What will you do? What will become of you? I am asking so many questions. Will you stay in Pontgibaud or else will you go and settle elsewhere? I am too far away to be able to advise you, while wanting to see you continuing that work which has brought you so many heartbreaks.
I could tell you so much concerning my own situation. My cup runneth over. Perhaps God who strengthened my weakness will manage me if not with less burdensome days at least with a little less sad ones than those which I have encountered since my leaving France. I have neglected nothing for the return to New Caledonia. On two occasions I sent 65 New Caledonians to Futuna, among whom almost all of our enemies. Fathers Rougeyron and Gangières are in charge and as soon as they have been taught sufficiently, they will return to Balade where I hope passionately to return although six Anglican bishops, who have gathered right now in a synod at Sydney, may be on the verge of sending an army of missionaries to the New Hebrides, New Caledonia and the Solomon Islands.
When you receive my letter, New Caledonia will be either English of French and more likely English. Warships belonging to both nations are here, I believe, with the intention of taking possession of the country. The poor country, what will become of it?
My dearest child, I would like to chat for a long time with you, to share with you all my troubles, but a migraine does not allow it. I have attempted to finish this letter several times without succeeding. My heart is heavy with my suffering even heavier than yours and gives me only tears and not a word of consolation for you. I found out in this situation that being exiled albeit voluntarily, could become at times a little painful and that idea upsets me and would have upset me had I not known your spirit of faith, sacrifice and prayer. I learnt that while meditating on the death of your worthy parents that you would have stopped gazing on Mary to contemplate her Divine Son who died for us, and that the sight of that heart broken mother will have done us some good. So I finish this letter repeating the qualities of patience, courage and resignation, our life is nearing its end. Soon we will wait for the conclusion and be reunited with those whom we loved on earth; we will not leave them again. It is in this happy resting place that I hope to find all those who are dear to me. Ask God for my salvation; offer him on my behalf some of your sufferings. Not a day goes by that I do not think of you and of your dear departed. I assure you that I will not forget them less than ever and now especially. I hope that you will often give me news about yourself; I enjoy them so much. Goodbye, poor orphan and dearest daughter. Always do the best you can, listen to your brain a lot and not so much your heart in the good works which you do, that is don’t deprive yourself of everything. Give my regards to Miss Bargheon!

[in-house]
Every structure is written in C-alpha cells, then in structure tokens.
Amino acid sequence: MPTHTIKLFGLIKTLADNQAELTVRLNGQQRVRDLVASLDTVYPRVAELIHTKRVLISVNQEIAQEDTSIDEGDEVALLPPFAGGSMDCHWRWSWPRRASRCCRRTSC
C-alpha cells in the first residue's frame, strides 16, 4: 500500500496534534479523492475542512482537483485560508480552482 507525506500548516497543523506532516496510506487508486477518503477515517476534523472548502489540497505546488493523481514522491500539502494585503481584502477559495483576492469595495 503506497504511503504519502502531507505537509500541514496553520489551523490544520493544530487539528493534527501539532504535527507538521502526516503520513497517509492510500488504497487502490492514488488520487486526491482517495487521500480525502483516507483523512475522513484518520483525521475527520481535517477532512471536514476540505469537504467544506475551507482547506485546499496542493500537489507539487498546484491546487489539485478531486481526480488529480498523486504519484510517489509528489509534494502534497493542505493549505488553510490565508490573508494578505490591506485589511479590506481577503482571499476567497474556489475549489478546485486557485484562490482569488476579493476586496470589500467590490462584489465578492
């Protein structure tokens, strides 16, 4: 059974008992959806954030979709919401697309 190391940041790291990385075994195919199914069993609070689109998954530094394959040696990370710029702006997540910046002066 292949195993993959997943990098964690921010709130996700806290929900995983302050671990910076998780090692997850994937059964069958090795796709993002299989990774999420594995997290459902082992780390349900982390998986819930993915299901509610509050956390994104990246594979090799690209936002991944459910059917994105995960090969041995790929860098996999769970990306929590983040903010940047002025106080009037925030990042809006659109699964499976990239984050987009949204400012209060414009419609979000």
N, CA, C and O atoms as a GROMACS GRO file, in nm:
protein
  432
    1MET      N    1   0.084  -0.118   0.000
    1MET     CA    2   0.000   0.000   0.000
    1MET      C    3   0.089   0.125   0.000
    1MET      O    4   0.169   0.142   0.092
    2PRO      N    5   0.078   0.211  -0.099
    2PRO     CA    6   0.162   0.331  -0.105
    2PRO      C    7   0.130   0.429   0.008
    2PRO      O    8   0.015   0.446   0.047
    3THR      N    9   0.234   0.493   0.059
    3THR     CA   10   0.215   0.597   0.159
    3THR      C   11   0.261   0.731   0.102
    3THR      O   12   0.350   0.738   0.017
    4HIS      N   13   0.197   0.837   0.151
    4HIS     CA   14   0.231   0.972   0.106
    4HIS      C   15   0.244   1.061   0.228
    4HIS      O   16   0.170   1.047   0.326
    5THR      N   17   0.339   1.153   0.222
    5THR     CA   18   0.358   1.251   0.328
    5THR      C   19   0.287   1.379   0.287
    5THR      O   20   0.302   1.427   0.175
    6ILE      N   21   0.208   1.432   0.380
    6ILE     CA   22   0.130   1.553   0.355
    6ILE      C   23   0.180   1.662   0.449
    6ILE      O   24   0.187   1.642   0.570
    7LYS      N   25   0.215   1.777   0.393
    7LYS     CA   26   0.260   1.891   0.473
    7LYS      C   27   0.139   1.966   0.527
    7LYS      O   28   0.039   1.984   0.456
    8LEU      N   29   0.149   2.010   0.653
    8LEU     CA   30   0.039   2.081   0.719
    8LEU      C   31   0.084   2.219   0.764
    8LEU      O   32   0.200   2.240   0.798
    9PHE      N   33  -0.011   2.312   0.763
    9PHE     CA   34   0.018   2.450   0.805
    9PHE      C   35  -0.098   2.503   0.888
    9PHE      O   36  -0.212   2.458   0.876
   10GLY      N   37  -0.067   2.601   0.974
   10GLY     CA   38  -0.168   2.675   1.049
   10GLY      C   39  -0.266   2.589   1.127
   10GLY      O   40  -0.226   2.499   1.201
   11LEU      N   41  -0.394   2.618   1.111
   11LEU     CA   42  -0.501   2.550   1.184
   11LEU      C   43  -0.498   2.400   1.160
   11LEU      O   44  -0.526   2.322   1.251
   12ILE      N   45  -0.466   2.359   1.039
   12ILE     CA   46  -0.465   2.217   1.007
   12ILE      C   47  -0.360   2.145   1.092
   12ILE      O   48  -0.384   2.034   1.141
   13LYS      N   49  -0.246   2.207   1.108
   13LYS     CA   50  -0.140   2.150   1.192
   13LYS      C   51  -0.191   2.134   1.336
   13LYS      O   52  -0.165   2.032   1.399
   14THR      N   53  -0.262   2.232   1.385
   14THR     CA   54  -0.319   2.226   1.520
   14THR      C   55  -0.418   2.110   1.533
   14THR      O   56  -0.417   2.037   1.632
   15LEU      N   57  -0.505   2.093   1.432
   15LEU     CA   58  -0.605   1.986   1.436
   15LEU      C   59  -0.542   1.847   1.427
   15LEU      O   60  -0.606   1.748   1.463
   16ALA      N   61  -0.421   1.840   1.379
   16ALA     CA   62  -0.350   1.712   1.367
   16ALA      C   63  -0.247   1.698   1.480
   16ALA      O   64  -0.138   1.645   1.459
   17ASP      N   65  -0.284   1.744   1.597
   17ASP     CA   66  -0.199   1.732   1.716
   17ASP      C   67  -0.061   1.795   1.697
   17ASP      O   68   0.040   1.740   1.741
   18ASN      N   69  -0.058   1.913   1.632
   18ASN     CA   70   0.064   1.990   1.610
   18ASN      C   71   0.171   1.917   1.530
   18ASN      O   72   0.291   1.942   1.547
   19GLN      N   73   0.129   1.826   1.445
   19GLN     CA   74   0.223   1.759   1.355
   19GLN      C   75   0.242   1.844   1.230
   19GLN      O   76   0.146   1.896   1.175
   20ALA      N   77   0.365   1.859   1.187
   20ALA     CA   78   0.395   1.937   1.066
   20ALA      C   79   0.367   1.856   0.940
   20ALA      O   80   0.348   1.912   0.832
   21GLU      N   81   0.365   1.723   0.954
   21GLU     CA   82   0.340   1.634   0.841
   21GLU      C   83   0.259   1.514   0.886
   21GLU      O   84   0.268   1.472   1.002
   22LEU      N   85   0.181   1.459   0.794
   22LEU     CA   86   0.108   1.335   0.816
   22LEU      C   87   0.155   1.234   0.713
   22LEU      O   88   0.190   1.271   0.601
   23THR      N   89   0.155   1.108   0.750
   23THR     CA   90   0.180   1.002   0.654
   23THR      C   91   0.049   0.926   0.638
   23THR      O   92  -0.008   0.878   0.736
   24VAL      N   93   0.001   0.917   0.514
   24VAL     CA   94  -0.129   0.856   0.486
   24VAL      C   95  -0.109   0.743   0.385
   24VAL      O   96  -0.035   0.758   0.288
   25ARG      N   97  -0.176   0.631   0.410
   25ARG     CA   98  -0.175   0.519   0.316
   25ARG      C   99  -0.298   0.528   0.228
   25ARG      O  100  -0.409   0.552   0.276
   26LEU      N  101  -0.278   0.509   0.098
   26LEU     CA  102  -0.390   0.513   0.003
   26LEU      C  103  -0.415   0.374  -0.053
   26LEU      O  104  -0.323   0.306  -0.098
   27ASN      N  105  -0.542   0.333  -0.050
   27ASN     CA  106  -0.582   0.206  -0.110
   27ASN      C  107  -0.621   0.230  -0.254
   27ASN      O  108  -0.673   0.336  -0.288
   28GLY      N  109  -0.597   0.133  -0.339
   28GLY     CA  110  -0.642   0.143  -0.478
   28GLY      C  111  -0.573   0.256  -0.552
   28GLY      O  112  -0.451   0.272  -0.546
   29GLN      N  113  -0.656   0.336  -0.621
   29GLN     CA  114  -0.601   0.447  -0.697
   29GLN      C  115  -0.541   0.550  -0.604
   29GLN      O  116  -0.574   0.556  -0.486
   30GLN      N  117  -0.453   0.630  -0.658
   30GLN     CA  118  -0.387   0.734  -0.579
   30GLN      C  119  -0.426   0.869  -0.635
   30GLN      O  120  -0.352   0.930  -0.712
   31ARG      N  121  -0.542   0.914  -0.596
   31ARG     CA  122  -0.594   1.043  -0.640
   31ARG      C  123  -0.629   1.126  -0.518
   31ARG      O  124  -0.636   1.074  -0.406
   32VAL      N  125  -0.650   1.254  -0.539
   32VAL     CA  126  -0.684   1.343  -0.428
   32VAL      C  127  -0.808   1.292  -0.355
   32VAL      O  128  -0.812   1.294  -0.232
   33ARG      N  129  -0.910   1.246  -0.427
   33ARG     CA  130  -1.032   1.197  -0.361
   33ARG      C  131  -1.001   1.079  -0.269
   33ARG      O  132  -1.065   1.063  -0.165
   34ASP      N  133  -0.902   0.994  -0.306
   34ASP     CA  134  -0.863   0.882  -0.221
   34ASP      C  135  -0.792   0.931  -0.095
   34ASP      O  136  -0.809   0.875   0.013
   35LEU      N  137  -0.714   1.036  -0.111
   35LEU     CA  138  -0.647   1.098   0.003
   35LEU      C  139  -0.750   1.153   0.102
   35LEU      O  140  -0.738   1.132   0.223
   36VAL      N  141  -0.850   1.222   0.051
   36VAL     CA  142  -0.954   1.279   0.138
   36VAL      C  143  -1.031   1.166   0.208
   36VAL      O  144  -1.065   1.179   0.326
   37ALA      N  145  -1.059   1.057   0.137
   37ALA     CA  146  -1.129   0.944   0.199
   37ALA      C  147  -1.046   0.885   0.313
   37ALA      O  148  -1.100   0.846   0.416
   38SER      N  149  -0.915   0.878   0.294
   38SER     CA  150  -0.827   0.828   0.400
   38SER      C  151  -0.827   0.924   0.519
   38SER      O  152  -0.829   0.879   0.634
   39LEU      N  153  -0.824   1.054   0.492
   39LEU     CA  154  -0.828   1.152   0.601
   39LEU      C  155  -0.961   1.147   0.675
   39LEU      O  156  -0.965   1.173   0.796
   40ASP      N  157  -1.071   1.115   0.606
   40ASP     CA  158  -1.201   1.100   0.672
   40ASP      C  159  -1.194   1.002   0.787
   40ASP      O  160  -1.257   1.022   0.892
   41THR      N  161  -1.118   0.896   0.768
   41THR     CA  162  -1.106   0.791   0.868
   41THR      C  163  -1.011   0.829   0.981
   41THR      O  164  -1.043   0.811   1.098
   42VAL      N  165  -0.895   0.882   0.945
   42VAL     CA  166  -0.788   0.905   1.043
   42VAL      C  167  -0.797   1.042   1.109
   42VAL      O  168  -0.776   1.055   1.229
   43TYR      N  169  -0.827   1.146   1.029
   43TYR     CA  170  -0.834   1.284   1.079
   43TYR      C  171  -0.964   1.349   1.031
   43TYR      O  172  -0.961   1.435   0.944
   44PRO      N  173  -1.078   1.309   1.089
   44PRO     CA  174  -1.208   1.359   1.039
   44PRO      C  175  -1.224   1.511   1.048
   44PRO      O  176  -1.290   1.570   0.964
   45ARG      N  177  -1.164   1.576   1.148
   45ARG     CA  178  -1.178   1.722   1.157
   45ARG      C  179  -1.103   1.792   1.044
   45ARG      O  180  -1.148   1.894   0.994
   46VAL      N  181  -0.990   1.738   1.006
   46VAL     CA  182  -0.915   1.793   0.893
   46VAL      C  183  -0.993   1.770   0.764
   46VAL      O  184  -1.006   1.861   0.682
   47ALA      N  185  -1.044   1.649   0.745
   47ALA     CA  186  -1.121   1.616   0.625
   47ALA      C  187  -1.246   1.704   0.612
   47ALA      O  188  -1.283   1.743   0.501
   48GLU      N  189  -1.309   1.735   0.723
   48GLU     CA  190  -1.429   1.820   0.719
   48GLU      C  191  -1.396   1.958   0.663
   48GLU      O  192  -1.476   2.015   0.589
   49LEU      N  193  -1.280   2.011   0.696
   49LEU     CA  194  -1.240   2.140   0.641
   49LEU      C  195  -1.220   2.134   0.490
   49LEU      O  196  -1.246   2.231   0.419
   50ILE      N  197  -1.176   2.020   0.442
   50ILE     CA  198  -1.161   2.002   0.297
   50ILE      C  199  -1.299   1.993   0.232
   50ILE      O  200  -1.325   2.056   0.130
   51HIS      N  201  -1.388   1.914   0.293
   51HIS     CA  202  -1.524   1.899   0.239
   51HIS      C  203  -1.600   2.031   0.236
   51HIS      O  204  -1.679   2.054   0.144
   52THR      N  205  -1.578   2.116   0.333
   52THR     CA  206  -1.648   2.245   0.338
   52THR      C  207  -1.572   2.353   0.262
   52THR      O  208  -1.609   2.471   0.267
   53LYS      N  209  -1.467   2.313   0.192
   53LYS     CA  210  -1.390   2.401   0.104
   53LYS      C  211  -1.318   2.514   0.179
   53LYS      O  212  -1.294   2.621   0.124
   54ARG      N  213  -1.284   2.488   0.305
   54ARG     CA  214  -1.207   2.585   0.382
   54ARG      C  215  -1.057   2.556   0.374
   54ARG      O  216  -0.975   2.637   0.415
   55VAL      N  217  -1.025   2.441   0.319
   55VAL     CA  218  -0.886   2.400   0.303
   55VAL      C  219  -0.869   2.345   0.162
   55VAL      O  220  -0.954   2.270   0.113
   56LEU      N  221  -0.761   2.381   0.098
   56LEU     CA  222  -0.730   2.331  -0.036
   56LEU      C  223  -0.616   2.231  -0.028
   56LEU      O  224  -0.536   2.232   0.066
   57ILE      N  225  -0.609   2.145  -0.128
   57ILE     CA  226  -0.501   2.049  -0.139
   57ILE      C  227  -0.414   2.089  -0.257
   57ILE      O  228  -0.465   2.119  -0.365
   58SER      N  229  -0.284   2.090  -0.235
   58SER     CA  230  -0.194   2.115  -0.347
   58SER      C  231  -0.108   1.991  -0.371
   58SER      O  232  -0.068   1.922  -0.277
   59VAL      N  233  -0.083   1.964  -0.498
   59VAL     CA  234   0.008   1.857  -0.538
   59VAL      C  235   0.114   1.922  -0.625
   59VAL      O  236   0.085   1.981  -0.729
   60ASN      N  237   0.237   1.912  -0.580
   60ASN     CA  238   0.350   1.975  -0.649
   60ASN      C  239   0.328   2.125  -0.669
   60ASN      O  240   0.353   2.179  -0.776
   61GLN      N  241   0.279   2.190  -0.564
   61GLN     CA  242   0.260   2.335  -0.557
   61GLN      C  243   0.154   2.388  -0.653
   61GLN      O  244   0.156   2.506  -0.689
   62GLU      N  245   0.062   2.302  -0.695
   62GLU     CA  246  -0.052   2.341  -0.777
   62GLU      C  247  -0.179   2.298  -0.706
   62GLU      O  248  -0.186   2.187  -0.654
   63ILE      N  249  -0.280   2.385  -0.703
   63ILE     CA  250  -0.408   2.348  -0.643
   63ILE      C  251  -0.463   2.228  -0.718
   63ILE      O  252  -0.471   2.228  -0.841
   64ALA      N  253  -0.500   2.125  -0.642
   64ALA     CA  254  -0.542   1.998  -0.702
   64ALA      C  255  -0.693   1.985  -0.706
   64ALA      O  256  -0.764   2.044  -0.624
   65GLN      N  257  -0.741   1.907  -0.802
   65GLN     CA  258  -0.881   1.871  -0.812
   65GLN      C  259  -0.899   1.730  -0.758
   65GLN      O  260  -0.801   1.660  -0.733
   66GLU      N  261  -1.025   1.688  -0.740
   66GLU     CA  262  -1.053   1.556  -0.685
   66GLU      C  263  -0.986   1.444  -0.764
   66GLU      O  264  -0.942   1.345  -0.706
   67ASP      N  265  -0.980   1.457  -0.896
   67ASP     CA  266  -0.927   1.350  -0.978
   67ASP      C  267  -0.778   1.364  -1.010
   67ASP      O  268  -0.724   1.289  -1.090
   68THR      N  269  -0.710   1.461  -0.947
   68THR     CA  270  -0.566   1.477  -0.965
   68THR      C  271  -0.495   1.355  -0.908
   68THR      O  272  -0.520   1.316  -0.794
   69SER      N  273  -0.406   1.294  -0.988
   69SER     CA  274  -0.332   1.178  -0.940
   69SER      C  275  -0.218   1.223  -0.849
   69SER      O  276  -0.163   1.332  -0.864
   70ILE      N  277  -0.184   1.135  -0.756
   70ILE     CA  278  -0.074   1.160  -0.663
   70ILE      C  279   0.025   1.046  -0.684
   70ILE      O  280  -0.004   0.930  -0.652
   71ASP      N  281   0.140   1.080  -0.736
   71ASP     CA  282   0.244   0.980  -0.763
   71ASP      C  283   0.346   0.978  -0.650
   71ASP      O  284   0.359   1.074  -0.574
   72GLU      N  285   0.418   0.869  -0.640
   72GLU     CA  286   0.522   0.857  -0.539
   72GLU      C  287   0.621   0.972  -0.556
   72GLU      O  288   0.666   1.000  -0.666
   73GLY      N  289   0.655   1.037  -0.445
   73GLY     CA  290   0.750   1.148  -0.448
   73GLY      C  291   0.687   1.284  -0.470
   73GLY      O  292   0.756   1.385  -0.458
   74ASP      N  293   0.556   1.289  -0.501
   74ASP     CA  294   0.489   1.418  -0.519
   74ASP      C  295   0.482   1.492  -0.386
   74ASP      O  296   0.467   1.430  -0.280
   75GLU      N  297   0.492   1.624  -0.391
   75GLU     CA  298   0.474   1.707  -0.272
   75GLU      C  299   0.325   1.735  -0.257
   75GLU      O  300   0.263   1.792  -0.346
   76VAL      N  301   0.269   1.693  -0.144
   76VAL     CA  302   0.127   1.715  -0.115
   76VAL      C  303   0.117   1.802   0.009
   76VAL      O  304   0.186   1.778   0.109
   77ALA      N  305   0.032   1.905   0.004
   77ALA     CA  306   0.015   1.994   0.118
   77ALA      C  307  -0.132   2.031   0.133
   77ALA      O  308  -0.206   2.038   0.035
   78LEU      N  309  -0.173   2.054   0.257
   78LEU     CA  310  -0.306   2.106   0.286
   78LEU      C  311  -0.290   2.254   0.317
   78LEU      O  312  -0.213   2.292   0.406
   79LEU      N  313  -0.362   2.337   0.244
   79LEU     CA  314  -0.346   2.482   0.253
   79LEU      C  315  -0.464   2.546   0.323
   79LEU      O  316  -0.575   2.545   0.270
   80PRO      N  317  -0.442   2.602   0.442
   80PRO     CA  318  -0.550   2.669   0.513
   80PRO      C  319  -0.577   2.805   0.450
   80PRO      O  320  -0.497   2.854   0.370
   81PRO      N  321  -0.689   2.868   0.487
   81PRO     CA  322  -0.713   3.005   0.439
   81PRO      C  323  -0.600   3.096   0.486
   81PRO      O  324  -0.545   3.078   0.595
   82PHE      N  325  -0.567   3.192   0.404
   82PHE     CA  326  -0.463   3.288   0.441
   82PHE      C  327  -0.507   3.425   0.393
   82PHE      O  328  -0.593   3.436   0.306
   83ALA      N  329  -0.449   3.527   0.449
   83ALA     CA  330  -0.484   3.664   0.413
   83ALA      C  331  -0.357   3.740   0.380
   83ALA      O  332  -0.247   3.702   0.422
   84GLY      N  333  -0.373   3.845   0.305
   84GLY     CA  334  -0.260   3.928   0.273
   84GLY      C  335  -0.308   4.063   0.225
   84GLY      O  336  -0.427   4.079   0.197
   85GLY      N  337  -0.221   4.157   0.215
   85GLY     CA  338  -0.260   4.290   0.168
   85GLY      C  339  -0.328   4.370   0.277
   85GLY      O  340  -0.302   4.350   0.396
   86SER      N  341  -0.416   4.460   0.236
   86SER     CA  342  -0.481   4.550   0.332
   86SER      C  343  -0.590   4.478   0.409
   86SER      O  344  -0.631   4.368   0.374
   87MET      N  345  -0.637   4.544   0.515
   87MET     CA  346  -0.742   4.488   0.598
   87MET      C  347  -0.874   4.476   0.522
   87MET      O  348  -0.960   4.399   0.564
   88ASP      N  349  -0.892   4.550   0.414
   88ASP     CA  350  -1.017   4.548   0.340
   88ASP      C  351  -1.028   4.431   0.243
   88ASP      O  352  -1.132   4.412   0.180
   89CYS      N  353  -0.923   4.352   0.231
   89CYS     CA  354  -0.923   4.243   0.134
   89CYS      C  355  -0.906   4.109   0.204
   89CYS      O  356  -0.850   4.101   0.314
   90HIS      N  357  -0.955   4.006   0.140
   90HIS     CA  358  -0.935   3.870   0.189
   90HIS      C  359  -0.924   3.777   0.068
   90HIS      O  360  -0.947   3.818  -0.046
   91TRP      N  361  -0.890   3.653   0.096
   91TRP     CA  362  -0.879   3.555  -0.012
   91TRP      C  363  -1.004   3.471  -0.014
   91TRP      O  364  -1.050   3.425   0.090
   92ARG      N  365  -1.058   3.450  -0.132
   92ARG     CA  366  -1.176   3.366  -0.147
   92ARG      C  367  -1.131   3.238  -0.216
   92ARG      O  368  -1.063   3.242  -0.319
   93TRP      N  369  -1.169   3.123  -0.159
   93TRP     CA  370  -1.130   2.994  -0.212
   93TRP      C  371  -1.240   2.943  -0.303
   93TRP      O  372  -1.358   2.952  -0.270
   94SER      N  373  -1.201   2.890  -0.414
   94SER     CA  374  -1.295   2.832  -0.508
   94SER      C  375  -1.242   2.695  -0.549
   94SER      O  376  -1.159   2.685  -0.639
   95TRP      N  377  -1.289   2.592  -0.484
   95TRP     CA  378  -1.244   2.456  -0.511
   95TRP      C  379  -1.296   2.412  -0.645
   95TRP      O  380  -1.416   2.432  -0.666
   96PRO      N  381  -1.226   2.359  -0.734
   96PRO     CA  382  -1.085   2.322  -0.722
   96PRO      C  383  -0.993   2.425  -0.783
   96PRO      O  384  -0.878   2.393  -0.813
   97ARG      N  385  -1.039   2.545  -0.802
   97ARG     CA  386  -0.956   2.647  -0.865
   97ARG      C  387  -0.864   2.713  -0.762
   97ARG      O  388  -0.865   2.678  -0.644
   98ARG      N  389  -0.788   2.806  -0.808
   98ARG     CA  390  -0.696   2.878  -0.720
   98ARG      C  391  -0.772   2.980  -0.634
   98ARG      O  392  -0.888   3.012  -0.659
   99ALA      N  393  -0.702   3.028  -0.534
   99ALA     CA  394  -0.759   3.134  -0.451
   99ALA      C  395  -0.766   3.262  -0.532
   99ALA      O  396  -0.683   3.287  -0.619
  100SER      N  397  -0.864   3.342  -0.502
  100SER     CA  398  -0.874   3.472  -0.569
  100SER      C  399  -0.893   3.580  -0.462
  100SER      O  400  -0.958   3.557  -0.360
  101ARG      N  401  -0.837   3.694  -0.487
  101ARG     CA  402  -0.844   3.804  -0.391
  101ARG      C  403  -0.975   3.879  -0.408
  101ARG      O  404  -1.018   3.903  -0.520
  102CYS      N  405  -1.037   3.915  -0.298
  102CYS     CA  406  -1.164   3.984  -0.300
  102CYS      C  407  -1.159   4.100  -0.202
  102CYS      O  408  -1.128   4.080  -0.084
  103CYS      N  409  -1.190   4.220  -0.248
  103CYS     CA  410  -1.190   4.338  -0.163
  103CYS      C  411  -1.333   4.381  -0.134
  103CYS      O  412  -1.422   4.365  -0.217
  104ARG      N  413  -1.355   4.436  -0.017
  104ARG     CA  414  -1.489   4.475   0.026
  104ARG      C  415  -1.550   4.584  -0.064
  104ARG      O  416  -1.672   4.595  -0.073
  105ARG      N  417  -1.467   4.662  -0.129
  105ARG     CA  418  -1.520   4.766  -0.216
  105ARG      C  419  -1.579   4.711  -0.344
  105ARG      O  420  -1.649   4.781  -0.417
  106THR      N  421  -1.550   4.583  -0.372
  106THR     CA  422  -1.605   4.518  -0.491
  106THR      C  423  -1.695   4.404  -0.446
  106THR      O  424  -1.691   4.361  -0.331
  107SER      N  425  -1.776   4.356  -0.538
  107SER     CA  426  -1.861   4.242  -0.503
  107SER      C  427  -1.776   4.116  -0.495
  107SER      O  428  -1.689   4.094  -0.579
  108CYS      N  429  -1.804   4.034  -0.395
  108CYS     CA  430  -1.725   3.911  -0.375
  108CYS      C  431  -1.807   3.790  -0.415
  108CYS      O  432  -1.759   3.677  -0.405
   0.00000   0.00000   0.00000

Ever yours in Jesus and Mary
+G(uillaume), bishop of Amata
Vicar Apostolic of New Caledonia